Friday, April 01, 2005

Stem Cells and Hope

Kudos to the Massachusetts House of Representatives for ensuring embryonic stem cell research in the Bay State, despite a promised veto from that state's governor and far-right lapdog, Milt Romney.

From the Boston Globe:

"Scientists in Massachusetts are already doing embryonic stem cell research. But the bill would remove the current requirement that the researchers get approval from the local district attorney to work with embryos, and would give the state Department of Public Health some regulatory control over their research. Supporters hope it will keep embryonic stem cell research, and jobs, in the Bay State."

If the measure becomes law, Massachusetts will join California and New Jersey as the only states to explicitly endorse embryonic stem cell research and somatic cell nuclear transfer.

Which reminds us to direct you toward a mighty impressive online commentary that Patti Davis wrote for Newsweek a while back. Evidently, Ron Reagan isn't the only Reagan family member who can articulate the importance of stell cell research.

In her piece, Davis recounts the sad tale of the late Tom Hill, an ALS patient who had fallen prey to a biotech firm that made the bogus claim of being able to cure him through the injection of stem cells.

Davis writes:

"If the Bush administration, which has blocked federal funding for stem-cell research, had any compassion or even any logic (notice I said 'if' -- I don't believe this administration has either), Tom Hill's struggle to live would serve as a wake-up call. Particularly because his is only one of many stories. There are people paying $20,000 to have holes drilled into their skulls into which stem cells are injected, according to the L.A. Times. In all probability those cells aren't the right kind either.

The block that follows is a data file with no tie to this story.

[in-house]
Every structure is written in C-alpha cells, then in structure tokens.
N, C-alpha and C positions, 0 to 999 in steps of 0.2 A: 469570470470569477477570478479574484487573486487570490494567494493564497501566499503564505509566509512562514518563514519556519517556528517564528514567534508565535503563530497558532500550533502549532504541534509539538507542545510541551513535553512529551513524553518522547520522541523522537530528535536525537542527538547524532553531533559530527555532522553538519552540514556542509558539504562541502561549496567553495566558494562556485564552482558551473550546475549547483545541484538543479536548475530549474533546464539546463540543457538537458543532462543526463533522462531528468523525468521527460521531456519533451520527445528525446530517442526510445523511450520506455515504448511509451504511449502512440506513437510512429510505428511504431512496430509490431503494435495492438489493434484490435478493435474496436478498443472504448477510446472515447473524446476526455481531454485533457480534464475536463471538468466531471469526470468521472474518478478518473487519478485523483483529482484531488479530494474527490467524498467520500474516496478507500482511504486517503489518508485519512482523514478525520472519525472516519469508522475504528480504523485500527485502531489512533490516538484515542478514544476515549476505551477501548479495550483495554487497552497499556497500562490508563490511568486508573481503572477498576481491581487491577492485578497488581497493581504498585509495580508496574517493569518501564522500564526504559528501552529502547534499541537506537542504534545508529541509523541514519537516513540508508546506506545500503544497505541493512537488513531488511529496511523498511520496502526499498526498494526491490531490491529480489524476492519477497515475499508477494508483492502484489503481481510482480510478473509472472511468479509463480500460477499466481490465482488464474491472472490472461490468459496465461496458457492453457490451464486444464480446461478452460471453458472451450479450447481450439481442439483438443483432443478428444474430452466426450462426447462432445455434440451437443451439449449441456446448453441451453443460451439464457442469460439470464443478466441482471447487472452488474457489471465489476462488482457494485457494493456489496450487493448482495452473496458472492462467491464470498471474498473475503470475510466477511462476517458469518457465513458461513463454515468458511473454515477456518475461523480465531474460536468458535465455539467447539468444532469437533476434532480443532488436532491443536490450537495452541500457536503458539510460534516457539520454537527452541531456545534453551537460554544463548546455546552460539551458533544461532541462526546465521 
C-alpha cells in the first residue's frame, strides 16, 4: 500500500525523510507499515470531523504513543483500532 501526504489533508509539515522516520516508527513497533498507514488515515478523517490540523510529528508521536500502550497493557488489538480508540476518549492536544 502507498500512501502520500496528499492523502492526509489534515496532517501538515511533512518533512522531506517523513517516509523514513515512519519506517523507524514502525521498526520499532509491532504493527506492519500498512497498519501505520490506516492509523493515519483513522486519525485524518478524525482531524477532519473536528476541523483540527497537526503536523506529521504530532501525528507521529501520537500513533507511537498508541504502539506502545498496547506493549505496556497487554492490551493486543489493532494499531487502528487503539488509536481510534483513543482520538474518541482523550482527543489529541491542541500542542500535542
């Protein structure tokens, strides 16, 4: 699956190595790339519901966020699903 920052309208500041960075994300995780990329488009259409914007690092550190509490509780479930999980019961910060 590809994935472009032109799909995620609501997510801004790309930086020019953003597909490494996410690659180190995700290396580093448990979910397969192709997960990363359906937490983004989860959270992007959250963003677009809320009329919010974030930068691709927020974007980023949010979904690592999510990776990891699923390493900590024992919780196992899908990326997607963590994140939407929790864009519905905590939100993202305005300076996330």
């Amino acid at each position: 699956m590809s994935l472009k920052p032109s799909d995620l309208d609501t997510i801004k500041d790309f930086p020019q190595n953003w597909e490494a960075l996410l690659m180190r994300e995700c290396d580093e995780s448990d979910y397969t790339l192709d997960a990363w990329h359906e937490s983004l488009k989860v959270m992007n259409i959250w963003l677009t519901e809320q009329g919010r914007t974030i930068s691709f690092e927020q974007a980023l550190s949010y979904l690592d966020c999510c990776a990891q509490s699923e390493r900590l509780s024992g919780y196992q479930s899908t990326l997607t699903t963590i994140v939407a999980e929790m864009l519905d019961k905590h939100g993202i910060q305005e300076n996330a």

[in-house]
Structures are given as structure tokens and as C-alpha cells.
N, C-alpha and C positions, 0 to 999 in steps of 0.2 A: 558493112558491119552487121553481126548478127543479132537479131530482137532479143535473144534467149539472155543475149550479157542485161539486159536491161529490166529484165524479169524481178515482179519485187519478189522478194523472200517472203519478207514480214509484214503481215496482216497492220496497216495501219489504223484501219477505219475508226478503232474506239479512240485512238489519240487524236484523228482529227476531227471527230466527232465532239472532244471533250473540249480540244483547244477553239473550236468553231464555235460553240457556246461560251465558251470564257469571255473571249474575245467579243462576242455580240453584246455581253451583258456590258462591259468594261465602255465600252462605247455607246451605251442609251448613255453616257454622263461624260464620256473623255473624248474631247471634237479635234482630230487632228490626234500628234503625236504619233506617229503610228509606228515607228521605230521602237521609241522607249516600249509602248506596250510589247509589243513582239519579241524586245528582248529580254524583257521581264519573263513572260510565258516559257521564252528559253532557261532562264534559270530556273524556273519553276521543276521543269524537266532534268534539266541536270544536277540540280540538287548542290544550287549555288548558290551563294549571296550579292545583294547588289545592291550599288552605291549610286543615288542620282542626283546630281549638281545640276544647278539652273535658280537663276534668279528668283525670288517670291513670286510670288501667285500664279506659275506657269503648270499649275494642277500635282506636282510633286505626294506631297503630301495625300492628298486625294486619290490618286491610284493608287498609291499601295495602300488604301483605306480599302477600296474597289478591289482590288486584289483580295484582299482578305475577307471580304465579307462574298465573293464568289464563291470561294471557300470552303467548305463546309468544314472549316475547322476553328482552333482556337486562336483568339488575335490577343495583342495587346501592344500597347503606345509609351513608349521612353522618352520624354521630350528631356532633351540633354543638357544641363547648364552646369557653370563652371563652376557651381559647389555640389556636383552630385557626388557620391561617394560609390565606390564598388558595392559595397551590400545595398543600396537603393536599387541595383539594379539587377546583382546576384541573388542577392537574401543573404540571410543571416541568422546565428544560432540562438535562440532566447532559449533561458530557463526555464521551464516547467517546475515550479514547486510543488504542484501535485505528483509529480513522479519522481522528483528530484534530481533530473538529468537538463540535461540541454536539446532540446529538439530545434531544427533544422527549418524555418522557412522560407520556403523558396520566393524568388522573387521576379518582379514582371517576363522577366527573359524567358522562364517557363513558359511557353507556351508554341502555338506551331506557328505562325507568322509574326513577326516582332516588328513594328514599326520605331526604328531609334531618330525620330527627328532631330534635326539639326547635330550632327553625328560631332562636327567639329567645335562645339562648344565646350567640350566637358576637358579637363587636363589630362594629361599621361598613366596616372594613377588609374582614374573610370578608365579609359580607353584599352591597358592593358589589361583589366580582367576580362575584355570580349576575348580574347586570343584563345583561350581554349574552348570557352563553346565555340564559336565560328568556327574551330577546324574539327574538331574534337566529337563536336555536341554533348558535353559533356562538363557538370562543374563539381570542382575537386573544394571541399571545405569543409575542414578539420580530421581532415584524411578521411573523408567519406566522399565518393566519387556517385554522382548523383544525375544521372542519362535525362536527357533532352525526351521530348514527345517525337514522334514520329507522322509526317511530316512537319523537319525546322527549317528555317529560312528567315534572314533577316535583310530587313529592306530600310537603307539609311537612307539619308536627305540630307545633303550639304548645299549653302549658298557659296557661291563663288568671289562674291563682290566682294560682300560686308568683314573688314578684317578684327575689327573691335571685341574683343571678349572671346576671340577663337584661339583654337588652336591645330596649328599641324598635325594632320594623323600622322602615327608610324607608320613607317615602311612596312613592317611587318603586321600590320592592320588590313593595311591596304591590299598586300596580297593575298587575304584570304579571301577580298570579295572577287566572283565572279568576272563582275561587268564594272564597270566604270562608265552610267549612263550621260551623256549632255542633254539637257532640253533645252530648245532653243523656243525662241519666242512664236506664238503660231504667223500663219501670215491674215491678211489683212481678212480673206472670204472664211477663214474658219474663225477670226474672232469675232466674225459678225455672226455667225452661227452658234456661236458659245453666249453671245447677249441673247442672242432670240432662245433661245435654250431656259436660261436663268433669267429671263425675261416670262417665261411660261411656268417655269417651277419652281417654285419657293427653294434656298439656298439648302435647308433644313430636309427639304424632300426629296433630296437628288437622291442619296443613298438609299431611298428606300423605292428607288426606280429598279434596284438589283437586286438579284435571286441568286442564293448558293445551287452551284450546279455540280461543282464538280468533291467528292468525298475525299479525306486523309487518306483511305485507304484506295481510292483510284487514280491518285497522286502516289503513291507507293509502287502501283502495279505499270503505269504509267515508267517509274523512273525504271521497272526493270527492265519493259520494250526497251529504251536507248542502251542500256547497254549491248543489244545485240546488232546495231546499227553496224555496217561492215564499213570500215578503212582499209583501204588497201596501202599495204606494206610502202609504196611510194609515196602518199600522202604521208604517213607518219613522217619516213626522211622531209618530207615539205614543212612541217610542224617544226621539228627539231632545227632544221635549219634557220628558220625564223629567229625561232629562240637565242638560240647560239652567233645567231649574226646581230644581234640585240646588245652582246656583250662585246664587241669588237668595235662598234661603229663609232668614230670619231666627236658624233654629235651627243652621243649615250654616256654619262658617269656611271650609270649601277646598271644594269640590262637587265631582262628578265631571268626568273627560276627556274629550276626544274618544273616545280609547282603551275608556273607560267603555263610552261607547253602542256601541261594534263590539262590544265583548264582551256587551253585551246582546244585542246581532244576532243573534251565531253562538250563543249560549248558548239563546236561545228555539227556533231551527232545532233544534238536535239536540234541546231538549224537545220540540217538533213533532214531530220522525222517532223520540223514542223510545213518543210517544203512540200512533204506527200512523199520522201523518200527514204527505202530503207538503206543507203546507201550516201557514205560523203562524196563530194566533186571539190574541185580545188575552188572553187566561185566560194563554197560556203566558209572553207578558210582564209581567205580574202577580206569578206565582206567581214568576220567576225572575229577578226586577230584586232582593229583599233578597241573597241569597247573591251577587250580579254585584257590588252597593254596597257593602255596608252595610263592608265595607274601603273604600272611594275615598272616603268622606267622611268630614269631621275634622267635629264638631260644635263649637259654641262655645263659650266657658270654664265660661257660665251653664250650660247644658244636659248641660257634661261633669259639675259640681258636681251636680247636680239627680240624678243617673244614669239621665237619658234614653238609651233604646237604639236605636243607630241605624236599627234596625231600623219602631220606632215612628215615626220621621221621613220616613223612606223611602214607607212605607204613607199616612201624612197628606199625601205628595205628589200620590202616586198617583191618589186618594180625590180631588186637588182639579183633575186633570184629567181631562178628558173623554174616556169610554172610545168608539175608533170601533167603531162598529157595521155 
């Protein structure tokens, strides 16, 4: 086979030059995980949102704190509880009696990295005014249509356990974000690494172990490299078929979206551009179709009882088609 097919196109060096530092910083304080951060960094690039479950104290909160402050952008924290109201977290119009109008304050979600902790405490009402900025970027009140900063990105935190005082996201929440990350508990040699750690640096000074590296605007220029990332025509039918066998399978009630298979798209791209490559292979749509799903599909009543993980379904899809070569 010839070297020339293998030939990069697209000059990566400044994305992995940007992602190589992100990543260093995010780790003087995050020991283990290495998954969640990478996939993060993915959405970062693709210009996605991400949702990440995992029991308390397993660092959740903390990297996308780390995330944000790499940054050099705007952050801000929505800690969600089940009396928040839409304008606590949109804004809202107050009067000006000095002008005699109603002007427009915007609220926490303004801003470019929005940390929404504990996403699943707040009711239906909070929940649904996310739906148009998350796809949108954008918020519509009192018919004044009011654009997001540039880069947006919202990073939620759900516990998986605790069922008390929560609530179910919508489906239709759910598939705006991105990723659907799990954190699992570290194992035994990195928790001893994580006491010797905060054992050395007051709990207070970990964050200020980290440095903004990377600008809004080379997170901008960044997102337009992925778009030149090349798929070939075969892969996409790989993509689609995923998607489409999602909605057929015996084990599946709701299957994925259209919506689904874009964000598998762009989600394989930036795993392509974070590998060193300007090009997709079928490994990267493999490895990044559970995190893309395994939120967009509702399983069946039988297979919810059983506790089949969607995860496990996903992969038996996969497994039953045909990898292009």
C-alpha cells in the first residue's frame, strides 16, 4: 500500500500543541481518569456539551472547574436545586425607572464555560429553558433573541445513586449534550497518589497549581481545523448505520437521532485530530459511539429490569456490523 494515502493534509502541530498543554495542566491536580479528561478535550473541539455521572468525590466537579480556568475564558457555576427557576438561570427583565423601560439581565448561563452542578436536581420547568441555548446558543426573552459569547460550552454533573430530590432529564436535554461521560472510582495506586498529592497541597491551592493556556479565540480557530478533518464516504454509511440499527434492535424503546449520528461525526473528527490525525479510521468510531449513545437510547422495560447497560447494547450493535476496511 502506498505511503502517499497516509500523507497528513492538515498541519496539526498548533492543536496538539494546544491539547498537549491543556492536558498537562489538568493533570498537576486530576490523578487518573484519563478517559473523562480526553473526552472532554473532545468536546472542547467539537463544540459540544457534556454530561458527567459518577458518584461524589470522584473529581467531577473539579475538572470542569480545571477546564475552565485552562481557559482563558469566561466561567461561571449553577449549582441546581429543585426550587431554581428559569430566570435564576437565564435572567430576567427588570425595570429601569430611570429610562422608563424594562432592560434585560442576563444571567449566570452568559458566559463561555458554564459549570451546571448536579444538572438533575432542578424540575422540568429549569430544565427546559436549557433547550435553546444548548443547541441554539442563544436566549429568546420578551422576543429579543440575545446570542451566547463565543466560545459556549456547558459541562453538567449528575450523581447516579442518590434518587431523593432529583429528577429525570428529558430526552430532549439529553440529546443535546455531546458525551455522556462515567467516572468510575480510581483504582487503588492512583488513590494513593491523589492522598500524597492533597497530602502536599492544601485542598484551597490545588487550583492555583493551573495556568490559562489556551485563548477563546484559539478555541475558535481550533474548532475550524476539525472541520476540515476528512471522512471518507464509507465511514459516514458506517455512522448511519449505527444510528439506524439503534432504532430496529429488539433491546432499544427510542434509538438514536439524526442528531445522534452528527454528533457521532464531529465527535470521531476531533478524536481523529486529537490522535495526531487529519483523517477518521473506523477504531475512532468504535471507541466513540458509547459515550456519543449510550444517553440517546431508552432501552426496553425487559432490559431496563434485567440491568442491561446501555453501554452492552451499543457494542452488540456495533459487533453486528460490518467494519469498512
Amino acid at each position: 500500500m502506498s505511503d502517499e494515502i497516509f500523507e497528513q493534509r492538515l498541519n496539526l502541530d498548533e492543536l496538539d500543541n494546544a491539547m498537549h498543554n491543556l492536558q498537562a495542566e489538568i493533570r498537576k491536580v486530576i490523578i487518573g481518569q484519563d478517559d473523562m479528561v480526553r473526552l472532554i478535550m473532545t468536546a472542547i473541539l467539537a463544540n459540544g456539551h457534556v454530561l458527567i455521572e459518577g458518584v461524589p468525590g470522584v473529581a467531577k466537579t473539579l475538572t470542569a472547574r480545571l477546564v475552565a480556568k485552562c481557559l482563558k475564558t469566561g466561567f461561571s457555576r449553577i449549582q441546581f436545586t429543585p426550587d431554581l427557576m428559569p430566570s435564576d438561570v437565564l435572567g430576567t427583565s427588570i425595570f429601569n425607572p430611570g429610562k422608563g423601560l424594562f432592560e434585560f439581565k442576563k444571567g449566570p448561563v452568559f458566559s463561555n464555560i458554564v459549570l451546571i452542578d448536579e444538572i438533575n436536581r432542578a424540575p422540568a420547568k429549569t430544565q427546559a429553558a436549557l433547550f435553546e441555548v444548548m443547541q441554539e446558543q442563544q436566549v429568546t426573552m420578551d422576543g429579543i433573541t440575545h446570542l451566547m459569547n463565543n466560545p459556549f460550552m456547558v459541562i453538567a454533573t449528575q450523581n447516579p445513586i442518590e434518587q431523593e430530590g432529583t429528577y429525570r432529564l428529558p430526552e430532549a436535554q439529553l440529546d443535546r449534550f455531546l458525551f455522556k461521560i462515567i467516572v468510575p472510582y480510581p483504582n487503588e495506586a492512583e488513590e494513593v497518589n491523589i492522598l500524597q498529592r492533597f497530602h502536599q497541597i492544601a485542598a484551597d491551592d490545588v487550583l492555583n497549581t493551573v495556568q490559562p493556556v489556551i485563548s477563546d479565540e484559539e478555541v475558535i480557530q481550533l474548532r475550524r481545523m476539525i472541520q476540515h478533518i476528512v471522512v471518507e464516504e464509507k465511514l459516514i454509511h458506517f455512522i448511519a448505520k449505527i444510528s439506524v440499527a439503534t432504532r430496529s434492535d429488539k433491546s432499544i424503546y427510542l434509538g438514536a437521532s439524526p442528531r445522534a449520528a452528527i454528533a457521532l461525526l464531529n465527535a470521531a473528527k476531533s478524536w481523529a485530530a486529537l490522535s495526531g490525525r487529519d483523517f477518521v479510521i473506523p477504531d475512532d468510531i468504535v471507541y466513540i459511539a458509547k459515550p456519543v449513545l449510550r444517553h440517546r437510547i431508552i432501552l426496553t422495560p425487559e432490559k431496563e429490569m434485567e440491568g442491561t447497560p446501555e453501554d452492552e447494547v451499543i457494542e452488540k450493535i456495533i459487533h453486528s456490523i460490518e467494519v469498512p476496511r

"As long as the true potential of stem-cell treatment is delayed, blocked and hampered by the government, people will in their desperation reach for whatever they can find. They will empty out their life savings, leave their families burdened with debt, all in the desperate attempt to live a longer life, to be free of disease. To see their children get married, to meet grandchildren who haven't been born yet, to walk along the beach with their spouse or partner, to wake in the morning without pain or medicine or fear.


"Bush apparently feels comfortable and justified in allowing clusters of cells -- the result of in vitro fertilization procedures -- to be destroyed rather than allow them to be used for potentially life-saving research. We know already some of the miraculous characteristics of embryonic stem cells; the miracles we don't know about are waiting to be discovered. According to the president, his position is a religious one. These cells could possibly become human beings. But they never will. They are being destroyed, routinely and frequently. That's the part you don't hear about in the president's press conferences or in the State of the Union addresses."


Post a Comment

<< Home